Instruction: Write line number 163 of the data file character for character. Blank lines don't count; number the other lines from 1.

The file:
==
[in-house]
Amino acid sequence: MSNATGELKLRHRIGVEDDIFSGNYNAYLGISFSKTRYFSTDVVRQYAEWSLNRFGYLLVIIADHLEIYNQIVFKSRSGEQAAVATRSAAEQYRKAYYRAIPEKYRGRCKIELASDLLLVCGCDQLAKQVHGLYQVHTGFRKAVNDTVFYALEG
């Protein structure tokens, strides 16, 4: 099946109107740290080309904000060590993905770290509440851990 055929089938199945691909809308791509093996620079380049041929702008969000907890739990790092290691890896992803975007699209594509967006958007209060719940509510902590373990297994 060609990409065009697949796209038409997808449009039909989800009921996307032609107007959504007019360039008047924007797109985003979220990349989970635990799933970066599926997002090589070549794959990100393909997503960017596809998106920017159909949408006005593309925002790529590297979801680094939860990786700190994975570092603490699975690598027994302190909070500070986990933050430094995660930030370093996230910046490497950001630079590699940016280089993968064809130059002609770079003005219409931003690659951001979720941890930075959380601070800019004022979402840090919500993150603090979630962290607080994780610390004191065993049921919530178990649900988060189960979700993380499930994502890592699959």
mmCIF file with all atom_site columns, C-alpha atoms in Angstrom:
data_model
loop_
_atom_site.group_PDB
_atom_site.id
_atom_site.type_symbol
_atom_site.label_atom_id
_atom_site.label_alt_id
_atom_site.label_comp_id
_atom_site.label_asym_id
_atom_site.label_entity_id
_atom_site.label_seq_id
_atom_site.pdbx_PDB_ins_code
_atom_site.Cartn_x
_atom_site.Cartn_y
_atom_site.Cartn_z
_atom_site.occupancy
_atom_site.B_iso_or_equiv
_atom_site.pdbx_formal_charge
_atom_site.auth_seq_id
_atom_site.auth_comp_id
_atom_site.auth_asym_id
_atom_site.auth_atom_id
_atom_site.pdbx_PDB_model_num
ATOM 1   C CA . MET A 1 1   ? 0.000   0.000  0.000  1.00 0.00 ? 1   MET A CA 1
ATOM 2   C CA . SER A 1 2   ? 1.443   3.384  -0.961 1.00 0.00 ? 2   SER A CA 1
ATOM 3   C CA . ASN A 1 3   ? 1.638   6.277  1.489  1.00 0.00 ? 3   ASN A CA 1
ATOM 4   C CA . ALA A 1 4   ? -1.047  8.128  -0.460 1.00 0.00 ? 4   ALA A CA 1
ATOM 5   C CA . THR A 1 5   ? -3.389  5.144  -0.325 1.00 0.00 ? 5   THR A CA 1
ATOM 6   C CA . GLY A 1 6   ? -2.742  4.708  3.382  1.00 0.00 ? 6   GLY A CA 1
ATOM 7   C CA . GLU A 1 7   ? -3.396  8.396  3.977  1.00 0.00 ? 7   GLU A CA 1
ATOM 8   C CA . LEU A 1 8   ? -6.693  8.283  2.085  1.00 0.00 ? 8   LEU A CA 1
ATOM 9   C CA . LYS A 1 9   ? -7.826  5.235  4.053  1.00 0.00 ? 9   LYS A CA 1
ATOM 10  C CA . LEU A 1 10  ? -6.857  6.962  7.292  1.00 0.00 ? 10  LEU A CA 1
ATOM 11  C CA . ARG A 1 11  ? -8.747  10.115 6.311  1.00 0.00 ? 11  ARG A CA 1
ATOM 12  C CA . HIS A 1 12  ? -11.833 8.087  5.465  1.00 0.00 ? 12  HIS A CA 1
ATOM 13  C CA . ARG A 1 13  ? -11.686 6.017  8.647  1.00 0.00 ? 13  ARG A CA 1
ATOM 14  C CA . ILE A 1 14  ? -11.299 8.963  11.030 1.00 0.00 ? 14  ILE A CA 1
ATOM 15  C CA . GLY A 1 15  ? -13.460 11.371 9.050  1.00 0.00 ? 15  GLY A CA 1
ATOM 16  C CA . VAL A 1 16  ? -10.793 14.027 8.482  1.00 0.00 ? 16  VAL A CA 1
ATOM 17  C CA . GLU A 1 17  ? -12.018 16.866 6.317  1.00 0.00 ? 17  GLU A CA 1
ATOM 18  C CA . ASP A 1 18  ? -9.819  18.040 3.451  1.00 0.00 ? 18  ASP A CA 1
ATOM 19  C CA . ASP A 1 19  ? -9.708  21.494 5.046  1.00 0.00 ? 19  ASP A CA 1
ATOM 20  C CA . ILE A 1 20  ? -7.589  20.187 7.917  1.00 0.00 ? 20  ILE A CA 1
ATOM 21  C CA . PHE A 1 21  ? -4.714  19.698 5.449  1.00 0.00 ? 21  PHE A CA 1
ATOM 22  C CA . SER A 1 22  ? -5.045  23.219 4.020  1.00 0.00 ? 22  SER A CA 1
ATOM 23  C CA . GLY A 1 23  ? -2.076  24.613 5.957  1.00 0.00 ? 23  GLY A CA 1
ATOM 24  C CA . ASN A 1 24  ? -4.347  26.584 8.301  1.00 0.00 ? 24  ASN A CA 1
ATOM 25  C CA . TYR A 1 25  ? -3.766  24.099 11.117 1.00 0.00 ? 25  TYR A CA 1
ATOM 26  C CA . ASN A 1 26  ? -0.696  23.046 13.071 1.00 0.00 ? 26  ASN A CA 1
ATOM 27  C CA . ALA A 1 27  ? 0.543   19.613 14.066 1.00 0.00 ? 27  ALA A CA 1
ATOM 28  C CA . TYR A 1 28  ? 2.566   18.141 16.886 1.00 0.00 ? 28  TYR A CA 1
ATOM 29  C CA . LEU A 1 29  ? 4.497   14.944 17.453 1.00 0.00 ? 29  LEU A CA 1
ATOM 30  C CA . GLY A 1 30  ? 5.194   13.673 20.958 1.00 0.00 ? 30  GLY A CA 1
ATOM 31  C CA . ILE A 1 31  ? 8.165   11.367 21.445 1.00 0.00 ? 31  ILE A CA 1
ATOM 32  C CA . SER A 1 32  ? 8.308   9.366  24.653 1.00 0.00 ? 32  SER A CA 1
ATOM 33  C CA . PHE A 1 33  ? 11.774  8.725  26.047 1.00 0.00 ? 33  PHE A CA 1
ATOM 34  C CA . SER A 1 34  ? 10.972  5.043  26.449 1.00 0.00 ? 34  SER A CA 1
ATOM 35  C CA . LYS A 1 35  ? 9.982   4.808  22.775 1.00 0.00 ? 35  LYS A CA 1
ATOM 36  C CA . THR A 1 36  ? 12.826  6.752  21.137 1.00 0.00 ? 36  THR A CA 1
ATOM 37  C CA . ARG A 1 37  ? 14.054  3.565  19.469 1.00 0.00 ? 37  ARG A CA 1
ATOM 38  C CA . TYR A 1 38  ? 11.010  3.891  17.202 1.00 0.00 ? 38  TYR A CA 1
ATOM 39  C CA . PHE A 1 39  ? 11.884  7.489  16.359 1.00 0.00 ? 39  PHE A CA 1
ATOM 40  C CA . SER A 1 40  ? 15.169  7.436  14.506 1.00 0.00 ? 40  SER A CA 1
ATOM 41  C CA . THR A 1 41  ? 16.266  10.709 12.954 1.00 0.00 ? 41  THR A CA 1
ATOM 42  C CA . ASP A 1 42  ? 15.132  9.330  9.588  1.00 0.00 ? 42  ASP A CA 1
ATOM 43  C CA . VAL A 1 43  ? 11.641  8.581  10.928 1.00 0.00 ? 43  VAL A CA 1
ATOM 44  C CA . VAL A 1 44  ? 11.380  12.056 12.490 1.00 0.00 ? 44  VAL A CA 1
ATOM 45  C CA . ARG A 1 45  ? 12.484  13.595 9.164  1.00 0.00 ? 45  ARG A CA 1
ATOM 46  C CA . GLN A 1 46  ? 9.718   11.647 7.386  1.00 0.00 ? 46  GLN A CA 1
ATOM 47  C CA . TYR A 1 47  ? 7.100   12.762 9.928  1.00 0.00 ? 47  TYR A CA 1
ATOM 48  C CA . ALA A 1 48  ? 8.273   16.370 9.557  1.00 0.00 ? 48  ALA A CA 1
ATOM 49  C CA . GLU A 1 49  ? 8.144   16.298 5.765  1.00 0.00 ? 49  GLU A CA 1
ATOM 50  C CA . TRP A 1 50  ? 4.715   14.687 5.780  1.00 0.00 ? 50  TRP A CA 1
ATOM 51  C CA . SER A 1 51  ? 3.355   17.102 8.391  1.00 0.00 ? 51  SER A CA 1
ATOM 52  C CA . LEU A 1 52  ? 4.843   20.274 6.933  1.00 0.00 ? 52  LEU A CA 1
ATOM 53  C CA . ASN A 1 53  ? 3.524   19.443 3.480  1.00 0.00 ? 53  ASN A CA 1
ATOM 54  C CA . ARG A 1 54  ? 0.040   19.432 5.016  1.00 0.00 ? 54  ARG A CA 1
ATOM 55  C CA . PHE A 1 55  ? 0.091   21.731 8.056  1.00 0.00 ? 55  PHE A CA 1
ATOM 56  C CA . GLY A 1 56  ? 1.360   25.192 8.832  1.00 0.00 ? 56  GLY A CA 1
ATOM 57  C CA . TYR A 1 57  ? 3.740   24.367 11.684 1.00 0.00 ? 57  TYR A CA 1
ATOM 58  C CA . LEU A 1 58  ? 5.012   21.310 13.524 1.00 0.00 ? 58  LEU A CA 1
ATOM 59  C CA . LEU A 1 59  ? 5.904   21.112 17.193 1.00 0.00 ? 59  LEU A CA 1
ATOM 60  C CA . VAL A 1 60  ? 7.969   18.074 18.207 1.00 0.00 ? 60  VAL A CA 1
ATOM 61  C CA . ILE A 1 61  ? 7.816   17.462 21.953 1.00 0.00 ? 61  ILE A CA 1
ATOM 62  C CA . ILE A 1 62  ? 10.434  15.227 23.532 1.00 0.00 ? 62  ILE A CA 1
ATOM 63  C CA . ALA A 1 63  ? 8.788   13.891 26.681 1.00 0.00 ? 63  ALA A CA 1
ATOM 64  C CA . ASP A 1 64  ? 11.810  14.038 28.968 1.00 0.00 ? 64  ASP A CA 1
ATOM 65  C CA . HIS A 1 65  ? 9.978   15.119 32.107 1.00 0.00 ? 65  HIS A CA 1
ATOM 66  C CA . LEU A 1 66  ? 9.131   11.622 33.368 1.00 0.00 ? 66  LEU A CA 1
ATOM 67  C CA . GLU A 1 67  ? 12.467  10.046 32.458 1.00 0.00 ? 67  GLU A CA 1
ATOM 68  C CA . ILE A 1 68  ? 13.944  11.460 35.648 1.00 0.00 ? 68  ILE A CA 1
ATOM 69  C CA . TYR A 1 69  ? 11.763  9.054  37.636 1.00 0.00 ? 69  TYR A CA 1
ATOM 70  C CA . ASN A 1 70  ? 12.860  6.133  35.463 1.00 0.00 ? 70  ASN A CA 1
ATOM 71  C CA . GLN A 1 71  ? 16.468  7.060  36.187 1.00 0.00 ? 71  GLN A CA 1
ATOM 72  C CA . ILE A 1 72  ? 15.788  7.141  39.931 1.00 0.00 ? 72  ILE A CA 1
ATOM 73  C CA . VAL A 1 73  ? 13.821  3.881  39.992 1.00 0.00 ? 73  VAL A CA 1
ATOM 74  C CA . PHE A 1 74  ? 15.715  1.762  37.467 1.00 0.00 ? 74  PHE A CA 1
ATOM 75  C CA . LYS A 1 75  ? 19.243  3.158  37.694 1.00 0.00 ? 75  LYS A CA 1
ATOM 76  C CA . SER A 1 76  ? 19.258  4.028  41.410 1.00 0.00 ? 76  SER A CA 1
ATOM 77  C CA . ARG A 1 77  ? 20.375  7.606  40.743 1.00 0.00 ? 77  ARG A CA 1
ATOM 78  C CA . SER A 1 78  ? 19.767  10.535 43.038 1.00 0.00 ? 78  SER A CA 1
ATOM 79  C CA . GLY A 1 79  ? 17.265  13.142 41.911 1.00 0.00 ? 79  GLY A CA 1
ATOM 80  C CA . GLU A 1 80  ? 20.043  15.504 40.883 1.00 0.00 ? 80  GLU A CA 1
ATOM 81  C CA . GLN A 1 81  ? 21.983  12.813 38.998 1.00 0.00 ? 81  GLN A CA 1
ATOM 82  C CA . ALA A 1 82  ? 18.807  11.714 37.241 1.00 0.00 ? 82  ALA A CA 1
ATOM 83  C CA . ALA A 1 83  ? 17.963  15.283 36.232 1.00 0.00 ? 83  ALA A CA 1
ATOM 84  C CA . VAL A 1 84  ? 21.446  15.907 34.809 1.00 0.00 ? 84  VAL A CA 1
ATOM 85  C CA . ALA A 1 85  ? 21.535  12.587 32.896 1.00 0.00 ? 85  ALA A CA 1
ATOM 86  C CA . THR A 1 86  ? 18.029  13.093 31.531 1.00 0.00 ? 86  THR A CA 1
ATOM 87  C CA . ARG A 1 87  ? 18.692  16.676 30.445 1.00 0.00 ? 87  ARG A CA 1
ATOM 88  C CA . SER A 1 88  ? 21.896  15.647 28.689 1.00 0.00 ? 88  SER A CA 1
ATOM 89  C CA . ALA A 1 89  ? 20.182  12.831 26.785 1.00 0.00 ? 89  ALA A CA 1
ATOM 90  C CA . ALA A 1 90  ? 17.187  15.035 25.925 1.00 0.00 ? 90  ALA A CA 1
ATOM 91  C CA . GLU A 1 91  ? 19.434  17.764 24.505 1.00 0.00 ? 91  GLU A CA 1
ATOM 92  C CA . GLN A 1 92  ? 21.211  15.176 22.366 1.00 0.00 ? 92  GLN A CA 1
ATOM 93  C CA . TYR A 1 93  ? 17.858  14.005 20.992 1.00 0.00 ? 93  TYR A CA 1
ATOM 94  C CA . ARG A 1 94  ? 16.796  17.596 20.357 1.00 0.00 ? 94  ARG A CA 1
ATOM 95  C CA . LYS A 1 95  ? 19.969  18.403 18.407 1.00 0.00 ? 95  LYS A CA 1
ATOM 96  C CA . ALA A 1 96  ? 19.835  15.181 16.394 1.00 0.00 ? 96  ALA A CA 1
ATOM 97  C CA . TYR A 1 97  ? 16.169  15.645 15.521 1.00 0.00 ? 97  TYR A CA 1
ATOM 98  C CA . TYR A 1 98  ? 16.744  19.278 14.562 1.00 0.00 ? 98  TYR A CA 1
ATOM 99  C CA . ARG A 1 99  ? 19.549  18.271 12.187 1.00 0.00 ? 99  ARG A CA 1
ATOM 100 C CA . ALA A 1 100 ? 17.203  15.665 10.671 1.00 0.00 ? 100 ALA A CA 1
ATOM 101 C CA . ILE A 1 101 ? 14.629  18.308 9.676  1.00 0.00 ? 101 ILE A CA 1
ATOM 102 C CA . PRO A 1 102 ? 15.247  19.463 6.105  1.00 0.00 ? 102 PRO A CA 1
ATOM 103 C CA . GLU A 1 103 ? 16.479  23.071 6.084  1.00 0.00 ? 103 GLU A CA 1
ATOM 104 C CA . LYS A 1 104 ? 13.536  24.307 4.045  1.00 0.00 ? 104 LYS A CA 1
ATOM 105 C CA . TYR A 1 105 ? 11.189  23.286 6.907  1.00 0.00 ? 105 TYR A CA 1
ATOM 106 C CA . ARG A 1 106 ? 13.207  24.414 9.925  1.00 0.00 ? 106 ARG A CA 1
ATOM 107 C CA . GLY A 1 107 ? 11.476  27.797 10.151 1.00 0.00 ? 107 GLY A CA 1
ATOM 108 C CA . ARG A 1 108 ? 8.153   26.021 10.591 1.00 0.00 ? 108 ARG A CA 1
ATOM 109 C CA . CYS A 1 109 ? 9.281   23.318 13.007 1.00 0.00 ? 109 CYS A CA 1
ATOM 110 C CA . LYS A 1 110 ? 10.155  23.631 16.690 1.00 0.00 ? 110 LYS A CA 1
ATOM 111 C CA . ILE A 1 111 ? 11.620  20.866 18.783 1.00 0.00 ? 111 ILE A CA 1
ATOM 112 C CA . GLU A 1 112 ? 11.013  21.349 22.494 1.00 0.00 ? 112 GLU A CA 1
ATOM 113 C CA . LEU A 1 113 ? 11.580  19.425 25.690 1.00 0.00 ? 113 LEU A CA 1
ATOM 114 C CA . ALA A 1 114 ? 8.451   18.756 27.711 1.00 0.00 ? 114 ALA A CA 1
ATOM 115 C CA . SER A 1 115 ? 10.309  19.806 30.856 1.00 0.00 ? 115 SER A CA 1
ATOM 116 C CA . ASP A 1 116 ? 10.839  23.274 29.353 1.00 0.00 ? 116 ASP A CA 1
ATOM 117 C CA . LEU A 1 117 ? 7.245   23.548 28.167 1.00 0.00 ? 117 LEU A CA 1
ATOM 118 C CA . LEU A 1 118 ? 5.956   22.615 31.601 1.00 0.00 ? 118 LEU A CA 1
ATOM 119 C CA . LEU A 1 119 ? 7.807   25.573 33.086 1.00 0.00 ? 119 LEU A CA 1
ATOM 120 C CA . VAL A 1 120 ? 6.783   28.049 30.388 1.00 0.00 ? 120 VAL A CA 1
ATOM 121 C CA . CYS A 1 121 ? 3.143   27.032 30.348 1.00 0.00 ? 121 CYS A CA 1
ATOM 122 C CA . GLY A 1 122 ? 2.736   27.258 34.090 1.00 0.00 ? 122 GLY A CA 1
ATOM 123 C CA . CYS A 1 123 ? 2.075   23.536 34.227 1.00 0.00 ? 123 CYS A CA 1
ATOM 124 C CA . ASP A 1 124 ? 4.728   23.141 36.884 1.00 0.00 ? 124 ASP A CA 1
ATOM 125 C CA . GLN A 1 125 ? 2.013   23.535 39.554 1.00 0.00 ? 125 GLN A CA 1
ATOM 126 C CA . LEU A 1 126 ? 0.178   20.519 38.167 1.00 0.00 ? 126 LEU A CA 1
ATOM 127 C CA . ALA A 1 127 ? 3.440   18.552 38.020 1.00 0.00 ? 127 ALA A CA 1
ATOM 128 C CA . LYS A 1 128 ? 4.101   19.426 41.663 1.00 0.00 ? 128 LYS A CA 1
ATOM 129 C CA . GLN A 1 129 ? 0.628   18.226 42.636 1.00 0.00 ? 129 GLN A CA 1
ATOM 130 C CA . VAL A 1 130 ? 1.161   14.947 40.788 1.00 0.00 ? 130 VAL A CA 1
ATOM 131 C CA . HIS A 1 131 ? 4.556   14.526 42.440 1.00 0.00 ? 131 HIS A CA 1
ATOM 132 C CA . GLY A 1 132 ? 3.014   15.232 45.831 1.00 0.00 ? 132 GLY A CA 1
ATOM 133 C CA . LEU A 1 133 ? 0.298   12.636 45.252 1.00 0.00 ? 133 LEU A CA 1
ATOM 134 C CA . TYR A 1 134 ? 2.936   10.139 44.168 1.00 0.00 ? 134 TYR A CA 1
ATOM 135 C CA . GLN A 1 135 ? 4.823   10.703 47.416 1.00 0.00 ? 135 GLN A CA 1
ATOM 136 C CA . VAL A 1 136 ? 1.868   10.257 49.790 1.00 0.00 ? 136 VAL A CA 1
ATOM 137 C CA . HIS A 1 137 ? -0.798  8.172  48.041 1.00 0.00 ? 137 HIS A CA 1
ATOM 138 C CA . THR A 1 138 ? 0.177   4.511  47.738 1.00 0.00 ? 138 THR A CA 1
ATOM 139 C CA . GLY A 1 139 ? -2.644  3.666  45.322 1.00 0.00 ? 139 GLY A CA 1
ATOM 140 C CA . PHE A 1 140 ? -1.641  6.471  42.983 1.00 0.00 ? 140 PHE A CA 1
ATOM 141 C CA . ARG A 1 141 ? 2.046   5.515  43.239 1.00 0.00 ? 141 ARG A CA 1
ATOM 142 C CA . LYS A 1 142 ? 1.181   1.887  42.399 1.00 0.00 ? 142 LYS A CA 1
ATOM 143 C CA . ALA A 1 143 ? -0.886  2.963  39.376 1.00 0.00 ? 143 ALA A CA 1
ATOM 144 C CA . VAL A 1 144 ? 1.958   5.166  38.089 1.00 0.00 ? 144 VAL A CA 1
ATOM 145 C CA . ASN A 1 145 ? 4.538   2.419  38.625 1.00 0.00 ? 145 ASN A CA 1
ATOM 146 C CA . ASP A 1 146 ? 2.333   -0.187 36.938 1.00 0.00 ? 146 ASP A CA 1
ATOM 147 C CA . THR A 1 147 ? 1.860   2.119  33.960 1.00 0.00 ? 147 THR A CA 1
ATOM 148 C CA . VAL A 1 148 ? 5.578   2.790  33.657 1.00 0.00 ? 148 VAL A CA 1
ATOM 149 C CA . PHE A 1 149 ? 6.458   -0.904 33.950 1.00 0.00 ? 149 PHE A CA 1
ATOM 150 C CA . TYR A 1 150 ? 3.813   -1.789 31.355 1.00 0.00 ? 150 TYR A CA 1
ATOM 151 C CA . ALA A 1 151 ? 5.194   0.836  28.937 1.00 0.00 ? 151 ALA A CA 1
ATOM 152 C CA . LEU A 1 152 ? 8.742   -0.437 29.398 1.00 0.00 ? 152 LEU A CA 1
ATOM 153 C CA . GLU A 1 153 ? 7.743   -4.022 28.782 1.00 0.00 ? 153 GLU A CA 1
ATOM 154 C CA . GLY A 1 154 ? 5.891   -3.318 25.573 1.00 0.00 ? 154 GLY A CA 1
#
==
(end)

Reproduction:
ATOM 136 C CA . VAL A 1 136 ? 1.868   10.257 49.790 1.00 0.00 ? 136 VAL A CA 1